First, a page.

Vol. 21, No. 8; Thursday, Dec. 3, 2020

by | Dec 3, 2020 | Parker's Midweek Update | 1 comment

Fort Pierre Tourism and Promotion Council

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PIERRE GOVERNORS SPORTS ROUNDUP

Winter sports protocols: For basketball and wrestling events at Riggs High School, adults are “encouraged” to wear masks. Only four tickets per rostered athlete will be granted. All high school students can attend. Middle school and elementary students will need tickets and have to sit with their parents.

Football: Six members of the state champion Governors were named to the Class 11AA All-State Team selected by the South Dakota High School Coaches Association. In addition, Maguire Raske earned the lone All-American recognition in Class 11AA. Houston Lunde was named to the honorable mention list. The Pierre All-State players:
* Quarterback: Lincoln Kienholz.
* Tight end/fullback/halfback: Regan Bollweg.
* Running back: Maguire Raske.
* Offensive lineman: Gunnar Gehring.
* Defensive lineman: Preston Taylor.
* Defensive back: Cord Ellis.

Football: The Sioux Falls Argus Leader’s annual Elite 45, the players they consider the best 45 in the state regardless of classification, included Governor players Regan Bollweg as a tight end/linebacker and Maguire Raske as a running back/linebacker. The ESD Conference’s all-conference team announced this week includes these Governors: offense, sophomore quarterback Lincoln Kienholz, senior running backs Maguire Raske and Regan Bollweg, senior offensive lineman Gunnar Gehring; defense, senior linebacker Collin Brueggeman, senior defensive back Cord Ellis, senior defensive linemen Preston Taylor and Jayce Beastrom.

Athletes of the Week: The Pierre Athletic Coaches Association selected MaKenna Schlekeway of the volleyball team and the entire football team as Athletes of the Week two weeks ago.

This week’s schedules:
— Thursday:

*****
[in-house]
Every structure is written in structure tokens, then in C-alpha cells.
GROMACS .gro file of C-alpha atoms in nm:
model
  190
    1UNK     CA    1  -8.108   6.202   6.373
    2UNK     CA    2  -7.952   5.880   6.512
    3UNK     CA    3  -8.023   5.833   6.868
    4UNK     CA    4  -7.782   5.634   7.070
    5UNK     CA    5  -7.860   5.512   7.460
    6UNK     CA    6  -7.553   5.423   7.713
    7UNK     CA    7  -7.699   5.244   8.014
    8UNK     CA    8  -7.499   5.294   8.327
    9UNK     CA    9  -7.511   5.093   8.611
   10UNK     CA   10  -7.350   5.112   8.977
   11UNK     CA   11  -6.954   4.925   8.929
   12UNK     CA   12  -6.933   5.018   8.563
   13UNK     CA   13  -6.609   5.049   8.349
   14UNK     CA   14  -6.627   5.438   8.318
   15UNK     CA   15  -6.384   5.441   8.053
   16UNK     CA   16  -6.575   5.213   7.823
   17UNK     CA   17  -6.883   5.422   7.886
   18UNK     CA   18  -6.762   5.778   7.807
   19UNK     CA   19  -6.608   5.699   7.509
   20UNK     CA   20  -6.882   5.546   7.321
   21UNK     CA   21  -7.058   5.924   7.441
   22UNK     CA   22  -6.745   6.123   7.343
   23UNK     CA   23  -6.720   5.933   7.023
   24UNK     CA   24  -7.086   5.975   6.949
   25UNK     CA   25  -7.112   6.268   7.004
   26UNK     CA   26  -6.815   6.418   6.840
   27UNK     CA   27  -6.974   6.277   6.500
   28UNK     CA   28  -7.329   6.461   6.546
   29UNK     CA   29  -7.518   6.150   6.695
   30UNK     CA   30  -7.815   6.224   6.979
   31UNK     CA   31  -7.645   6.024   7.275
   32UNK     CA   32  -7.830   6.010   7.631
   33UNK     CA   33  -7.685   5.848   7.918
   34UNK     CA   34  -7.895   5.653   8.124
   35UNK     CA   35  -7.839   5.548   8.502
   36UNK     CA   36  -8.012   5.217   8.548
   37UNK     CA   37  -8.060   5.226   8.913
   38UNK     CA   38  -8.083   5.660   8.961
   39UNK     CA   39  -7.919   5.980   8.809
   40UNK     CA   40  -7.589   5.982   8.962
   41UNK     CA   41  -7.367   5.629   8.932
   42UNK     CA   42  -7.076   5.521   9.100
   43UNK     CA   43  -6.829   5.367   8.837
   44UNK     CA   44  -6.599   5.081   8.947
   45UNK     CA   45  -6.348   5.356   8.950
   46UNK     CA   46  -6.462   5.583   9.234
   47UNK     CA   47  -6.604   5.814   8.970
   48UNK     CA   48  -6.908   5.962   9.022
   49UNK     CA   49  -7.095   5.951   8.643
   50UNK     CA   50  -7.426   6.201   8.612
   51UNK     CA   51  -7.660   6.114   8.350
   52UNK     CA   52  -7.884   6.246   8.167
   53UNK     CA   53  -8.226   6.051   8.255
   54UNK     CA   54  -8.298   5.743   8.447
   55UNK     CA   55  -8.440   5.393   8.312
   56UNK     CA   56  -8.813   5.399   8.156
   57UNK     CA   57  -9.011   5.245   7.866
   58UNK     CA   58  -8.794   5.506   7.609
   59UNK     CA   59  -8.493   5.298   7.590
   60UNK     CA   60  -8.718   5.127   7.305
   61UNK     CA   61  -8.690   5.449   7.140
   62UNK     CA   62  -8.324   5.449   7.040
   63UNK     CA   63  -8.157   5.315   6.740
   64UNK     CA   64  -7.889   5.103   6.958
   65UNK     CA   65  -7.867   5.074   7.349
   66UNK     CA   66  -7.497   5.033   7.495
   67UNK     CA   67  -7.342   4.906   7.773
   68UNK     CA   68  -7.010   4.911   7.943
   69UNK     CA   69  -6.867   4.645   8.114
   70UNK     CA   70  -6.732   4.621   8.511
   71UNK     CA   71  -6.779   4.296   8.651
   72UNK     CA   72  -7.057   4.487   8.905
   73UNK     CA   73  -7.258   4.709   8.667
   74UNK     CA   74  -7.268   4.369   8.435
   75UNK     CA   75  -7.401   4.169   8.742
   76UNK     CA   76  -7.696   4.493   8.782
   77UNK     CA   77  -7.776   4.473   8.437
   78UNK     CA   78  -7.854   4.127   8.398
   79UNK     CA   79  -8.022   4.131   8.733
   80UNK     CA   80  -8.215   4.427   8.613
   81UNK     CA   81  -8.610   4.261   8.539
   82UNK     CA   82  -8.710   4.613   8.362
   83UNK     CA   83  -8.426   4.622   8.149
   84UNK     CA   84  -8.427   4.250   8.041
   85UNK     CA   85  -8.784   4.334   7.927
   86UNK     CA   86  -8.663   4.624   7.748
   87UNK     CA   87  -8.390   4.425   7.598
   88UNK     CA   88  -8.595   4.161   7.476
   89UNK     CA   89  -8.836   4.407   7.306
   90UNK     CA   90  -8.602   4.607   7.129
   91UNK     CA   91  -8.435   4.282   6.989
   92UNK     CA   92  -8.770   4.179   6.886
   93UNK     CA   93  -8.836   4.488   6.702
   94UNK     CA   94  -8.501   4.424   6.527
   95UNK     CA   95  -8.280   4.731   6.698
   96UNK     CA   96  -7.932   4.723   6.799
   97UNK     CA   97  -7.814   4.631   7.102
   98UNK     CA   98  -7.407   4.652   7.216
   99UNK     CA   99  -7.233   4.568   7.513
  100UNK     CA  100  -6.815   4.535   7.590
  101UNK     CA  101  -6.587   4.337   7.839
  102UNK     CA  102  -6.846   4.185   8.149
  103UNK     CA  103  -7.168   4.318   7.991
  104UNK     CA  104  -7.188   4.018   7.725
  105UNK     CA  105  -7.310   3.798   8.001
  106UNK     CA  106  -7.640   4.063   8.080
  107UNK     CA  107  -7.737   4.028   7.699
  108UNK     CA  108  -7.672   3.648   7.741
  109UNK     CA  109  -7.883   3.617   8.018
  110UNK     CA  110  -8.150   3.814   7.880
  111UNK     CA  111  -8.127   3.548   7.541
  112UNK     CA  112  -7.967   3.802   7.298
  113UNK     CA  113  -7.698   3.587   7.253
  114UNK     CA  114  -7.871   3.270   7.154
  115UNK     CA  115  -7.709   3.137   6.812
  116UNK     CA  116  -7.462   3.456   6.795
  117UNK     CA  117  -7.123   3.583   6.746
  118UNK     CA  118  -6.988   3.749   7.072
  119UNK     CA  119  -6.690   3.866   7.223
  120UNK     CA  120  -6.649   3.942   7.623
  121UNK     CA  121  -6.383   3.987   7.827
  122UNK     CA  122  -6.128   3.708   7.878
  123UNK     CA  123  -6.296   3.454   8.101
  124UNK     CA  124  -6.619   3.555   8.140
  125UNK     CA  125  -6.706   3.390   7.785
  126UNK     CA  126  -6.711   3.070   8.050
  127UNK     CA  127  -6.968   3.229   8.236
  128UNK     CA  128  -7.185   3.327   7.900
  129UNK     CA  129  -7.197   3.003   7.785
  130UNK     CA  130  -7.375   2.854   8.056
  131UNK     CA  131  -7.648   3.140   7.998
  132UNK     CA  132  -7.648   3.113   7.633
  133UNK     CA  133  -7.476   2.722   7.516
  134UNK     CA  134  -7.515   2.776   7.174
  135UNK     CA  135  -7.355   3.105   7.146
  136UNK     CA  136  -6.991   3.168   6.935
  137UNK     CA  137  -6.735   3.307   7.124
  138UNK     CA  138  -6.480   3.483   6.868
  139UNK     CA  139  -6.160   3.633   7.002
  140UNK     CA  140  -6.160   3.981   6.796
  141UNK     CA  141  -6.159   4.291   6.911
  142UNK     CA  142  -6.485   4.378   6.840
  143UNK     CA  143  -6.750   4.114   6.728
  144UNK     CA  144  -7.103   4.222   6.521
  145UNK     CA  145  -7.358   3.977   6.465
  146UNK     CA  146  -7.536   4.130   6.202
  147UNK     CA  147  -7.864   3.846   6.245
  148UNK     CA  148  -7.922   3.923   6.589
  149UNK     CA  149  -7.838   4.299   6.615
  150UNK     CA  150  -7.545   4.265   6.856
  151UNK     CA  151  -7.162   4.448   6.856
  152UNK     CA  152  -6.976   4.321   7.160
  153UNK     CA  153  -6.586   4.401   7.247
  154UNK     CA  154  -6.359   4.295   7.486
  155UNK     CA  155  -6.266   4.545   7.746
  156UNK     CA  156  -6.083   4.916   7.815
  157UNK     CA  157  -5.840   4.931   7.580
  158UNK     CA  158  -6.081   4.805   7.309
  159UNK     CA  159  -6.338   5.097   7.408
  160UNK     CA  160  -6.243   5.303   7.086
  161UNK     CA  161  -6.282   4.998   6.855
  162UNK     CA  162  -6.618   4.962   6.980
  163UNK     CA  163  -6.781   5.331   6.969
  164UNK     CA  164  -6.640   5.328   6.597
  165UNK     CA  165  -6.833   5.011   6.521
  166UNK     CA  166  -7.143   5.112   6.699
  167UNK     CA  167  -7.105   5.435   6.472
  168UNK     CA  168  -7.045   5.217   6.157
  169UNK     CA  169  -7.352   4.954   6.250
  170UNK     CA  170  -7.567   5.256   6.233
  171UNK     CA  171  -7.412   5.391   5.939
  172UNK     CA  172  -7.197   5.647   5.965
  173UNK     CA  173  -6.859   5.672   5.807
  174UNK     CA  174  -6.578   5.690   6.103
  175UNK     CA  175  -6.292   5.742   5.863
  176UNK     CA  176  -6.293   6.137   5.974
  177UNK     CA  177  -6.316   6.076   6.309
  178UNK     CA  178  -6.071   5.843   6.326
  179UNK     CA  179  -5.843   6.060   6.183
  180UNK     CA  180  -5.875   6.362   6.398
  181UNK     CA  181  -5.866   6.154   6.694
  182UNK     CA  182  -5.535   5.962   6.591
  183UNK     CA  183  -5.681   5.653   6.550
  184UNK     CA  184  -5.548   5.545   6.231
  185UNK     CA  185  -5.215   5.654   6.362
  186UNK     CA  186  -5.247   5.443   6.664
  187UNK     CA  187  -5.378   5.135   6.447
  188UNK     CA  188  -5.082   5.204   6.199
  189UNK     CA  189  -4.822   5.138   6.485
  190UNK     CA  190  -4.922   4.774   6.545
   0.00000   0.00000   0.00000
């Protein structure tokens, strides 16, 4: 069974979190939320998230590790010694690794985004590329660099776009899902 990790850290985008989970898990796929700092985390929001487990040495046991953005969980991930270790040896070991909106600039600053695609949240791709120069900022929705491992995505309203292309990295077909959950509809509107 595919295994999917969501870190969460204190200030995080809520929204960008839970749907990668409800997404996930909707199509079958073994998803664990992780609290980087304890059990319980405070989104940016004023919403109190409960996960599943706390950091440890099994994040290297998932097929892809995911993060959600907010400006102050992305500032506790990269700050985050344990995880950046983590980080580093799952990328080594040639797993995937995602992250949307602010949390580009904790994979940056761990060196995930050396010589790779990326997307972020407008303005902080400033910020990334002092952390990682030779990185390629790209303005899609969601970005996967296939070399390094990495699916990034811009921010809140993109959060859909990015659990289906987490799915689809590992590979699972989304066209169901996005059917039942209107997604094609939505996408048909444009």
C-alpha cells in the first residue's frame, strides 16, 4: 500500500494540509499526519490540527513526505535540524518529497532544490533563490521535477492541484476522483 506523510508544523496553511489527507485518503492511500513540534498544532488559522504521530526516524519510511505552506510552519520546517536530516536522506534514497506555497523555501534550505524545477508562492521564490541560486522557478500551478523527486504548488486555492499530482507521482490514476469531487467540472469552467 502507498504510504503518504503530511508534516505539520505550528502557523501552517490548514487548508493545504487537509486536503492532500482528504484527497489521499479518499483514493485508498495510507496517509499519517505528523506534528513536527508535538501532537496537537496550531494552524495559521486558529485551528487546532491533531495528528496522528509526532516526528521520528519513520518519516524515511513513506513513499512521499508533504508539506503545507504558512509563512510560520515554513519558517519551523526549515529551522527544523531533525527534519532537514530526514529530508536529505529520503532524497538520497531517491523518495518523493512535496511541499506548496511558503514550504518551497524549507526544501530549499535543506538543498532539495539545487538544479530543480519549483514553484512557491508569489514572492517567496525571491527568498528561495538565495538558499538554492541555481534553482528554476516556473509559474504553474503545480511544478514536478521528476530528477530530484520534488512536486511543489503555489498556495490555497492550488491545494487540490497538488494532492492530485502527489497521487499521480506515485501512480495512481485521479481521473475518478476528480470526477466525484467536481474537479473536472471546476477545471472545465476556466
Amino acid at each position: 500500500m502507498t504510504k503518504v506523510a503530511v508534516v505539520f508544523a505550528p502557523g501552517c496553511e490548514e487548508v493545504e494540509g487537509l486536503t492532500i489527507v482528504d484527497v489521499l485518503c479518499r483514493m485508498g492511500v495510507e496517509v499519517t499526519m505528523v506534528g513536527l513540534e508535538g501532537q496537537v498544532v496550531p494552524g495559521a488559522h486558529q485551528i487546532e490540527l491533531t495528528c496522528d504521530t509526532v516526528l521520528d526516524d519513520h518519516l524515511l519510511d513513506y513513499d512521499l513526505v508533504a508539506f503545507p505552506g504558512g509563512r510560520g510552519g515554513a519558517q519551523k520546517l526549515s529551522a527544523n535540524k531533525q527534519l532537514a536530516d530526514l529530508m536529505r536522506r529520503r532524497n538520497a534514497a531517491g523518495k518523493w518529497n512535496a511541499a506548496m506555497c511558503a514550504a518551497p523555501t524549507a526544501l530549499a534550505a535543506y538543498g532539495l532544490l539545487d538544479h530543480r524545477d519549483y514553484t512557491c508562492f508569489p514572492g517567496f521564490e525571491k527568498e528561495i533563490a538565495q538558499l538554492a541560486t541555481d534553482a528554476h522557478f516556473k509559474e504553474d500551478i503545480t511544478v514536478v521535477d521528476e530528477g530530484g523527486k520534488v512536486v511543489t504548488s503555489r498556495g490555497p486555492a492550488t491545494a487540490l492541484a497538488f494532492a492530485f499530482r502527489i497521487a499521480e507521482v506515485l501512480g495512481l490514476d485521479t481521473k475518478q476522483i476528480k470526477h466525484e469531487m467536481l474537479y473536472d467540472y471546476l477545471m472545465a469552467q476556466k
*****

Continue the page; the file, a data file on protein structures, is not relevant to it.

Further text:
Gymnastics—at Huron.
— Saturday:
Gymnastics—at Sioux Falls Washington invitational.
— Tuesday:
Wrestling—at Harrisburg.

Basketball openers: Pierre begins the basketball season against Harrisburg Dec. 11, the girls at home and the boys on the road.

VOLLEYBALL STATE CHAMPIONSHIP MATCHES

Class AA: Sioux Falls O’Gorman over Huron, 3-1.
Class A: Sioux Falls Christian over Dakota Valley, 3-0.
Class B: Northwestern over Warner, 3-1.

STANLEY COUNTY BUFFALOES SPORTS ROUNDUP

Football: Nathan Cook was named an All-State player in Class 11B on the South Dakota High School Coaches Association’s All-State team as a linebacker. He also earned honorable mention in the Sioux Falls Argus Leader’s Elite 45.

This week’s schedules:
— Saturday:
Wrestling—home for Stanley County invitational.
— Tuesday:
Girls basketball—at Chamberlain.

Other openers: The boys basketball team opens at Lyman Dec. 11. The gymnasts open Dec. 12 at the Wagner tournament

SULLY BUTTES CHARGERS SPORTS ROUNDUP

Football: Jesse Schall, a junior at Sully Buttes, earned All-State recognition as a defensive lineman on the South Dakota High School Coaches Association’s All-State team for Class 9A. Jesse also earned honorable mention in the Sioux Falls Argus Leader’s Elite 45.

This week’s schedules:
— Tuesday:
Girls basketball—home vs. Ipswich.
Wrestling—at Lyman triangular (with Miller/Highmore-Harrold).

Boys basketball: The season opens at Lyman Dec. 15.

CROSSWORD PUZZLE

Directions: Draw a square of 16 boxes in a 4×4 format. Number the boxes in your top row 1, 2, 3 and 4 from left to right. Number the boxes in your left-hand row 1, 5, 6 and 7 from top to bottom.

Clues:
ACROSS—
(1) Home of Homestake.
(5) To look at flirtatiously.
(6) Opening in a fence.
(7) Smell.
DOWN—
(1) A business identity.
(2) Same as geewillikers.
(3) Lower than a mezzo.
(4) Bambi, for instance.

Answer to the puzzle at the bottom of this Update.

COUNTDOWN

1 day: Pierre Players’ “Same Time Next Year” (Dec. 4-6, 10-12).
7 days: Riggs High choir concert (Dec. 10).